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At the Jian Ghomeshi trial, everything unfolded as it "should." Prodigiously talented legal commandos for the defence reduced the prosecution's case to a smouldering ruin.

Then, the judge – by current convention a mere observer of the carnage – stated what legal observers had been describing as obvious in his final ruling: The evidence did not meet the standard for criminal conviction. This meant the accused walked away, wearing the legally indisputable (but, for some, ill-fitting) cloak of innocence, and his accusers were left to somehow make sense of things on their own.

Is that the best approximation of justice we can aspire to?

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By long-standing tradition, our legal processes are defined by the intense adversarialism – trial by battle – on display at the Ghomeshi trial. But in an era when, despite decades of piecemeal reform to the judicial system, reporting rates for sexual-assault allegations remain scandalously low (according to the best available estimates only 3 per cent of assaults are reported), it is time to rethink our commitment to adversarialism itself.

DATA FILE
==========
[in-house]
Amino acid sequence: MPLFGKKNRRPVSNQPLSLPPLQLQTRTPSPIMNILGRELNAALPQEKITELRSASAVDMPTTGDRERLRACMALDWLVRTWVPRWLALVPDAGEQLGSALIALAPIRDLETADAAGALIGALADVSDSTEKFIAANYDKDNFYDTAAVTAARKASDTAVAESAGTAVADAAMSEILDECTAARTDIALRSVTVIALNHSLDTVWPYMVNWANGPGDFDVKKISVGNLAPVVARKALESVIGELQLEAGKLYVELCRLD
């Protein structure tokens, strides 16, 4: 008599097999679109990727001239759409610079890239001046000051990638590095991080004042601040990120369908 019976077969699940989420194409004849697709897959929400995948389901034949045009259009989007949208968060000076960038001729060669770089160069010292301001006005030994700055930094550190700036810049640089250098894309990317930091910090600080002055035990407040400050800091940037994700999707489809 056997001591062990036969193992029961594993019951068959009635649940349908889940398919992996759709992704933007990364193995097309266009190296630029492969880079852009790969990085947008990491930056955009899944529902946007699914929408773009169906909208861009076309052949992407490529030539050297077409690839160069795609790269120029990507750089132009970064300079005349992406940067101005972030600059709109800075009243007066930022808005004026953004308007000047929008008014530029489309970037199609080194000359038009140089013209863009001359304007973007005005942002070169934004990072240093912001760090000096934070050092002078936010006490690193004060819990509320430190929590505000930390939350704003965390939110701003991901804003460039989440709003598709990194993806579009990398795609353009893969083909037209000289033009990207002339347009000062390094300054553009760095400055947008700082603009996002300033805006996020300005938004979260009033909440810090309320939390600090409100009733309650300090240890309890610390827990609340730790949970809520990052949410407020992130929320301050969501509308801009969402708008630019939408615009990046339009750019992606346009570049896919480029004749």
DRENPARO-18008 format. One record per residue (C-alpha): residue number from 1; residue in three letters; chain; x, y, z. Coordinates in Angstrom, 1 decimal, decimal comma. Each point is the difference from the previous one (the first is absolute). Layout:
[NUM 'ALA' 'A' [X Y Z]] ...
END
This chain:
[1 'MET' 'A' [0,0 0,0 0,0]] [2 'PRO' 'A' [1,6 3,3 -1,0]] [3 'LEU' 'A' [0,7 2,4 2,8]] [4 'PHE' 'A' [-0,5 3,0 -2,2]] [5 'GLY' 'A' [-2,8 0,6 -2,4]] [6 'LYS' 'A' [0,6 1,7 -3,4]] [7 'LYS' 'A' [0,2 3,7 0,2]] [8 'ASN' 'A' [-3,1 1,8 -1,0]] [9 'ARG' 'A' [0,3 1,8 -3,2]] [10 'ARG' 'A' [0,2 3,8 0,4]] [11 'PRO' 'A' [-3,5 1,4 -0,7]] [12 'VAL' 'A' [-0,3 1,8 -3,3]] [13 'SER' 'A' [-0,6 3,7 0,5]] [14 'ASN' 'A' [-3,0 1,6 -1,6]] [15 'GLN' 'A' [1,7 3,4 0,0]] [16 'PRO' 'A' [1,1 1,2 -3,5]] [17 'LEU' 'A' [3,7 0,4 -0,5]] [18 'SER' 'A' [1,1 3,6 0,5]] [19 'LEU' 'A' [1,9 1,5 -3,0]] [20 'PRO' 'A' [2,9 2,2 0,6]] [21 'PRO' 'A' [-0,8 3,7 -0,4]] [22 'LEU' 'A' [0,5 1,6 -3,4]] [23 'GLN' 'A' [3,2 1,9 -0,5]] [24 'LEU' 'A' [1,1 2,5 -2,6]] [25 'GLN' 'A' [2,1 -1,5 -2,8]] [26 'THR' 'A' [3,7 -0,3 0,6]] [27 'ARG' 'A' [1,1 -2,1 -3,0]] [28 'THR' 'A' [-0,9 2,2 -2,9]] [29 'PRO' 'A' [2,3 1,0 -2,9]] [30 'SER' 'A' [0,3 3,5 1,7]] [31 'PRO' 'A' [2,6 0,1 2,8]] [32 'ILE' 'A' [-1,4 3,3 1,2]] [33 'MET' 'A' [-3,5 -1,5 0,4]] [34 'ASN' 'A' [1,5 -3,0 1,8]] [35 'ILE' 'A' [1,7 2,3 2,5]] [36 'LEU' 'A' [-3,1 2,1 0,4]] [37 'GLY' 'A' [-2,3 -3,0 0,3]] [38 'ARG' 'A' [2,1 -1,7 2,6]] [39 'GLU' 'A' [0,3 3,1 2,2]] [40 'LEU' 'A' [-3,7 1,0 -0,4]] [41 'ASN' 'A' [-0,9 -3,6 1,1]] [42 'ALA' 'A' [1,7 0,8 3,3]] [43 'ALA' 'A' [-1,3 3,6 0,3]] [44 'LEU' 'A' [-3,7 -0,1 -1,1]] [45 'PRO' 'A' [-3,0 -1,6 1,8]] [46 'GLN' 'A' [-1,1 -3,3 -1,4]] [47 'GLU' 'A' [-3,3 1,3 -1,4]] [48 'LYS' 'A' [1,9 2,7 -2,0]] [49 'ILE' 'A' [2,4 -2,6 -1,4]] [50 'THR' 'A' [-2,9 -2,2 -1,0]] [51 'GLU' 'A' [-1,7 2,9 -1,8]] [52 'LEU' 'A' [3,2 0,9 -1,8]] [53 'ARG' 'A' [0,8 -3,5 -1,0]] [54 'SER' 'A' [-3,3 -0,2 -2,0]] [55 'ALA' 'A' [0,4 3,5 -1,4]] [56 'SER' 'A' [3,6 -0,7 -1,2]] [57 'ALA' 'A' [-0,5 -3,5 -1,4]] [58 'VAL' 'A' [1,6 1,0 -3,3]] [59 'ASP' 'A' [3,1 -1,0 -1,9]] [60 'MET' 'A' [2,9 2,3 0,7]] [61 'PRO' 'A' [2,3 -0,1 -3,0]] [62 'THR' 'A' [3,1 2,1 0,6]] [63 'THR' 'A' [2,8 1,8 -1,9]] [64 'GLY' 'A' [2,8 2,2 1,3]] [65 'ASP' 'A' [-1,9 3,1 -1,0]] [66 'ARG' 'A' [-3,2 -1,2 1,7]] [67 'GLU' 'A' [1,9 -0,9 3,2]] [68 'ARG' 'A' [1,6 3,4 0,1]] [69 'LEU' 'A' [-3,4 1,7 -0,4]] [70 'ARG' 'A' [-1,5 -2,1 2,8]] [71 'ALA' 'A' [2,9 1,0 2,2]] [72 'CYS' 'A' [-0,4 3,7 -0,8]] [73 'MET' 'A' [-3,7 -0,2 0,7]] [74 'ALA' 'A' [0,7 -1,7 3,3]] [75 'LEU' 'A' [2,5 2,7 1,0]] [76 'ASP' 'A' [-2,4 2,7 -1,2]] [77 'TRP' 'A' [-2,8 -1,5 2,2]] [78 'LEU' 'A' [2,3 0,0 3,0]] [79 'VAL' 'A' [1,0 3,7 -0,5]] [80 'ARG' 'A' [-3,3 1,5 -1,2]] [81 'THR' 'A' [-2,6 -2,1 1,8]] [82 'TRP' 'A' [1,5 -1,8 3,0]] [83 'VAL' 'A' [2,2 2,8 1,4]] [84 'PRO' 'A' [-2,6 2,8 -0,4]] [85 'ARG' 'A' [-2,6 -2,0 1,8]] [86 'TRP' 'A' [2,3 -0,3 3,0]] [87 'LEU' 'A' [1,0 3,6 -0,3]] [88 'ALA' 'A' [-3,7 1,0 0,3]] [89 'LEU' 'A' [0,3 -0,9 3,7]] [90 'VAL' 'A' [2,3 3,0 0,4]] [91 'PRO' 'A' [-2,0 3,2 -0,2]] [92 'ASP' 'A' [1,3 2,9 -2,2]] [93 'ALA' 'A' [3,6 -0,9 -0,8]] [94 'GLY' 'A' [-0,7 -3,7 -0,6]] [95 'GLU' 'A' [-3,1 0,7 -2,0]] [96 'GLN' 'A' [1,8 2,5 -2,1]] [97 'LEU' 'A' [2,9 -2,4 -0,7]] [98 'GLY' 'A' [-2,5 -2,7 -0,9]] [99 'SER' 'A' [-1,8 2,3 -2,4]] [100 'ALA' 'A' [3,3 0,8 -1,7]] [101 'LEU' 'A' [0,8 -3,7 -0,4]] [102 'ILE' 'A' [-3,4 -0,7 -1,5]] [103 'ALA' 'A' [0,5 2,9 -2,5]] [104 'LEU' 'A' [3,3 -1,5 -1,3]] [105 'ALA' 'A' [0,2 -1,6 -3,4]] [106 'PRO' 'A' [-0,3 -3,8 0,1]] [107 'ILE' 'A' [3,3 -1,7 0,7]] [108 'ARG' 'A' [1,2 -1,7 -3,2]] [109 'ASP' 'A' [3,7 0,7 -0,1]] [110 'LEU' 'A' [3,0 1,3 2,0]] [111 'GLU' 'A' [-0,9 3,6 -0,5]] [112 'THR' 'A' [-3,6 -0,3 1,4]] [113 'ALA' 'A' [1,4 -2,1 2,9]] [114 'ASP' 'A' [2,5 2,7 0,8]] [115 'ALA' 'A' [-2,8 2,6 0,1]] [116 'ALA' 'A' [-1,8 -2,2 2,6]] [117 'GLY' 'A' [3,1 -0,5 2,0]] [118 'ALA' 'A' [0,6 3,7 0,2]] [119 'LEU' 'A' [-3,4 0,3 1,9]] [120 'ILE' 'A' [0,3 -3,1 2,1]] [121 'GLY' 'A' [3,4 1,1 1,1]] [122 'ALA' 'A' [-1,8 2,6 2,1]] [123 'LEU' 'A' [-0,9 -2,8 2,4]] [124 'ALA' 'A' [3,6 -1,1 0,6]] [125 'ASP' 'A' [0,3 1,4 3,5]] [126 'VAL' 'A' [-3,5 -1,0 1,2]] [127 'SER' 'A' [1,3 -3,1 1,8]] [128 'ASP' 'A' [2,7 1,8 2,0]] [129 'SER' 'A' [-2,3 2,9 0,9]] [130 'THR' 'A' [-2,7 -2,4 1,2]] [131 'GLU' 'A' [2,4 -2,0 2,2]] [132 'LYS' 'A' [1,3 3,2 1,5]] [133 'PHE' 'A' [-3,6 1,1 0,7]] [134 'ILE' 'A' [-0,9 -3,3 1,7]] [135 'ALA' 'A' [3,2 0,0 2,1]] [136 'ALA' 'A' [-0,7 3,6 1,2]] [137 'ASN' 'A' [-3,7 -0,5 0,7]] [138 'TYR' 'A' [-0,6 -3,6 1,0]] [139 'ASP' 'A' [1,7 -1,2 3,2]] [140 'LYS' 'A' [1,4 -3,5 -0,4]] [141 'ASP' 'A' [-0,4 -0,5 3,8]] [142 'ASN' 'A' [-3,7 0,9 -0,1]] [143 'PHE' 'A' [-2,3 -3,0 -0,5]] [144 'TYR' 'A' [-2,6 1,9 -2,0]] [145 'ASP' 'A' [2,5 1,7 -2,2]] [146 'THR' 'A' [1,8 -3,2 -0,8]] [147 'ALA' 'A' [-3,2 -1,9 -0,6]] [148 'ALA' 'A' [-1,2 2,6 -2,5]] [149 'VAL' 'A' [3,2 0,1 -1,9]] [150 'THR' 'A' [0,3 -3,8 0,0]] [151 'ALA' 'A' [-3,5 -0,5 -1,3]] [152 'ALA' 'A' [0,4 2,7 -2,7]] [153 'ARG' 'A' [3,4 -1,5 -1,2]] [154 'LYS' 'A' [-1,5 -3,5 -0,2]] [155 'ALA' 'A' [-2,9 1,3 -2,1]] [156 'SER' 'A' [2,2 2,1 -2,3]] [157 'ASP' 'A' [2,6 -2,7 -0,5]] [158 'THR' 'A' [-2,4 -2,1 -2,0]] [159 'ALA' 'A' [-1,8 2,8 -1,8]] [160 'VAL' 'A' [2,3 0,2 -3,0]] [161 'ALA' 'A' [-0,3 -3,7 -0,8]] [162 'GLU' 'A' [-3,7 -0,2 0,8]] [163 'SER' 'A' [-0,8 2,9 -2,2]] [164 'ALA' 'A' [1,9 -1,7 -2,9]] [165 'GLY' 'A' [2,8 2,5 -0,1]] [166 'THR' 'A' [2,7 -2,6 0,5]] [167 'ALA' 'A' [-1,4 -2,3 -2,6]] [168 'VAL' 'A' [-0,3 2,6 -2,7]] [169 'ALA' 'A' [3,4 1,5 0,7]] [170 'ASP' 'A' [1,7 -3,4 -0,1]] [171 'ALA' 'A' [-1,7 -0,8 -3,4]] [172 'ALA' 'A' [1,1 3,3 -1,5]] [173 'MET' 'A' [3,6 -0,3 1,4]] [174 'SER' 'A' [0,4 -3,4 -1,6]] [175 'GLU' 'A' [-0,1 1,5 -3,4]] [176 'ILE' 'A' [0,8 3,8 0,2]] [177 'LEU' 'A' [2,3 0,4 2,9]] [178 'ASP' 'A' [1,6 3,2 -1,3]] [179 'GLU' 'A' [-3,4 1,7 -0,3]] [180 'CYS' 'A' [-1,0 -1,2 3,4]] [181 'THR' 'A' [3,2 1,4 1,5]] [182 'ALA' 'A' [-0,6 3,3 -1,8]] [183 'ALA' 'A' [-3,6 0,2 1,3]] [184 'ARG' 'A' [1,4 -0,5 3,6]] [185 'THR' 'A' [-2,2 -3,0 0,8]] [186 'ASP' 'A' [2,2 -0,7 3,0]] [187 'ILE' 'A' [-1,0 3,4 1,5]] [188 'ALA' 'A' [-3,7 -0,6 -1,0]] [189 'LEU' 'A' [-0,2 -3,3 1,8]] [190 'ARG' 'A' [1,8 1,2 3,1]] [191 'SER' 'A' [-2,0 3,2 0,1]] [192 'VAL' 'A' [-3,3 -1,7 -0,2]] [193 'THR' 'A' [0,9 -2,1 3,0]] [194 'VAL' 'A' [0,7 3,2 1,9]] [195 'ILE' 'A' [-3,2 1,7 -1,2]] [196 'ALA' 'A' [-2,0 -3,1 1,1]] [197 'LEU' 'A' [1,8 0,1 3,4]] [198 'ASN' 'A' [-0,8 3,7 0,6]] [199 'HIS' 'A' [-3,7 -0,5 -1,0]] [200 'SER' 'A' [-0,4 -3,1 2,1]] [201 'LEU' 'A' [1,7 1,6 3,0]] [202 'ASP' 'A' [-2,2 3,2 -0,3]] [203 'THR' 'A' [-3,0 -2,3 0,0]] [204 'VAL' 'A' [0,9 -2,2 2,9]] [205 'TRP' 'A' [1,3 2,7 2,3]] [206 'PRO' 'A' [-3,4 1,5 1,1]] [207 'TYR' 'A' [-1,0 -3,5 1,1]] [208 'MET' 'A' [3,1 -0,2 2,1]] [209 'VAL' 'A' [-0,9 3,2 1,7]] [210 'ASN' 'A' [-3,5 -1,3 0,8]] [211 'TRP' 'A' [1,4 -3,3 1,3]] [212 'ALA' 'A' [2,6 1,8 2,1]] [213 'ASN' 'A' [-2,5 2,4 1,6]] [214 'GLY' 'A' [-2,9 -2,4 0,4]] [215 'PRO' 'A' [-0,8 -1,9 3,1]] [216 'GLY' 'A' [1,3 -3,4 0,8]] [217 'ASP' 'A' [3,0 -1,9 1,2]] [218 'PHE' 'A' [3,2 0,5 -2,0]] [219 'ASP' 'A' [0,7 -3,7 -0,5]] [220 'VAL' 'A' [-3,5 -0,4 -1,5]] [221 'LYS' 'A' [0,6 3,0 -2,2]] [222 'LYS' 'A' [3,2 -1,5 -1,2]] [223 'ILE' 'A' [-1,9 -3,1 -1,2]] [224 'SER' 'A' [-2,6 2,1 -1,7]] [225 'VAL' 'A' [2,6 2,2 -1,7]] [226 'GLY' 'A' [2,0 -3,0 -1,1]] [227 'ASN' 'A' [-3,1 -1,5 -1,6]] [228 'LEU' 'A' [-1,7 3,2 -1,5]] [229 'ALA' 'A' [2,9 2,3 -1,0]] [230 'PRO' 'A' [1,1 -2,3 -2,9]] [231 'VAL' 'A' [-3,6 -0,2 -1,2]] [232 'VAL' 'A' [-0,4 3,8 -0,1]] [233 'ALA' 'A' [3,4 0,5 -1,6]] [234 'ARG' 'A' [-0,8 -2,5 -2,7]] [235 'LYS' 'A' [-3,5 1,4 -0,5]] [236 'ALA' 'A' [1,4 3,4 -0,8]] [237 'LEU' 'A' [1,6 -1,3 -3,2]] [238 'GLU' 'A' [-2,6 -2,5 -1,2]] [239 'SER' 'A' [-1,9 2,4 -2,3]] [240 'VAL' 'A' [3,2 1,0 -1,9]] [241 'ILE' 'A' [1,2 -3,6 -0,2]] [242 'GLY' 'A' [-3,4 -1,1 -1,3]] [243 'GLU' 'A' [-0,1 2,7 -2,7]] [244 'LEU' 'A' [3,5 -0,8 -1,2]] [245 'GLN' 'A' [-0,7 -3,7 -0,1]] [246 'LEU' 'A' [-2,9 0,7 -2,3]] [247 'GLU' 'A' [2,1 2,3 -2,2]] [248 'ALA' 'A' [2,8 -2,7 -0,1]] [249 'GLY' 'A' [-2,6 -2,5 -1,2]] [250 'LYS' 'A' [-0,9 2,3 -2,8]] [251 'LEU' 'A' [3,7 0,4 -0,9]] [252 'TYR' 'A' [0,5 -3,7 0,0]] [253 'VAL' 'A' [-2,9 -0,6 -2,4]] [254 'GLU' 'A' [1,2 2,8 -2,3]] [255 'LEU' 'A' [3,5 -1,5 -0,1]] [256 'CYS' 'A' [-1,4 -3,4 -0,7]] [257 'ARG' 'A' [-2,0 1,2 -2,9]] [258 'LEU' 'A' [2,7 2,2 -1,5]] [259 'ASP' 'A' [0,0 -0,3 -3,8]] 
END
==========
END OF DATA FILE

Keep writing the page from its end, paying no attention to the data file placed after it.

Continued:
What perverse illogic deludes us into believing that a sexual-assault survivor would ever wish to seek justice by placing herself, unprotected, in a well-armed opponent's crosshairs?

Justice includes restoring a community's peace after it has been breached by an alleged crime. Adversarial justice, therefore, is peacemaking by fighting. Think that sounds nonsensical? You are not alone.

We adopted this trial-by-battle idea centuries ago, and have barely refined it since, despite multiple sobering lessons about the fraught relationship between fighting and peacemaking. Our ongoing fealty to adversarial justice remains anchored in medieval fantasies about the utility and nobility of battle. We need to leapfrog our thinking ahead many centuries. Only then can we align our judicial processes with the thoughtful settlement of controversy.